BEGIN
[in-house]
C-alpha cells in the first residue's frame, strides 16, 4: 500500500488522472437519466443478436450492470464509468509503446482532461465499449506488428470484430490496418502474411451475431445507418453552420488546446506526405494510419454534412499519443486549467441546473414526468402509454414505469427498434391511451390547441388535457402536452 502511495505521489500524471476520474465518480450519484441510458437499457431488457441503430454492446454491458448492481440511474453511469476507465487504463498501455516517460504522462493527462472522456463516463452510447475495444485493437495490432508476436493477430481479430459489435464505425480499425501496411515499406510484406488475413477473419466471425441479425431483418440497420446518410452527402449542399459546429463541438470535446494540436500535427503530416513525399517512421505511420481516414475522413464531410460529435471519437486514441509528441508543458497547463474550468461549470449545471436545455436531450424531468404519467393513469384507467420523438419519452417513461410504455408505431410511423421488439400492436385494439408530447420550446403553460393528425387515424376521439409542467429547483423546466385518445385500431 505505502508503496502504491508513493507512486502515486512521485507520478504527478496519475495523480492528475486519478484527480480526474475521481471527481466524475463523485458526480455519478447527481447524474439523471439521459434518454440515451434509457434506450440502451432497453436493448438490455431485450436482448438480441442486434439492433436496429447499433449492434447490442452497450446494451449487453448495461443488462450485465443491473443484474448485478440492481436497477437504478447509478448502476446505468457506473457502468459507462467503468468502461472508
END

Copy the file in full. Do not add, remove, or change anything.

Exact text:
[in-house]
C-alpha cells in the first residue's frame, strides 16, 4: 500500500488522472437519466443478436450492470464509468509503446482532461465499449506488428470484430490496418502474411451475431445507418453552420488546446506526405494510419454534412499519443486549467441546473414526468402509454414505469427498434391511451390547441388535457402536452 502511495505521489500524471476520474465518480450519484441510458437499457431488457441503430454492446454491458448492481440511474453511469476507465487504463498501455516517460504522462493527462472522456463516463452510447475495444485493437495490432508476436493477430481479430459489435464505425480499425501496411515499406510484406488475413477473419466471425441479425431483418440497420446518410452527402449542399459546429463541438470535446494540436500535427503530416513525399517512421505511420481516414475522413464531410460529435471519437486514441509528441508543458497547463474550468461549470449545471436545455436531450424531468404519467393513469384507467420523438419519452417513461410504455408505431410511423421488439400492436385494439408530447420550446403553460393528425387515424376521439409542467429547483423546466385518445385500431 505505502508503496502504491508513493507512486502515486512521485507520478504527478496519475495523480492528475486519478484527480480526474475521481471527481466524475463523485458526480455519478447527481447524474439523471439521459434518454440515451434509457434506450440502451432497453436493448438490455431485450436482448438480441442486434439492433436496429447499433449492434447490442452497450446494451449487453448495461443488462450485465443491473443484474448485478440492481436497477437504478447509478448502476446505468457506473457502468459507462467503468468502461472508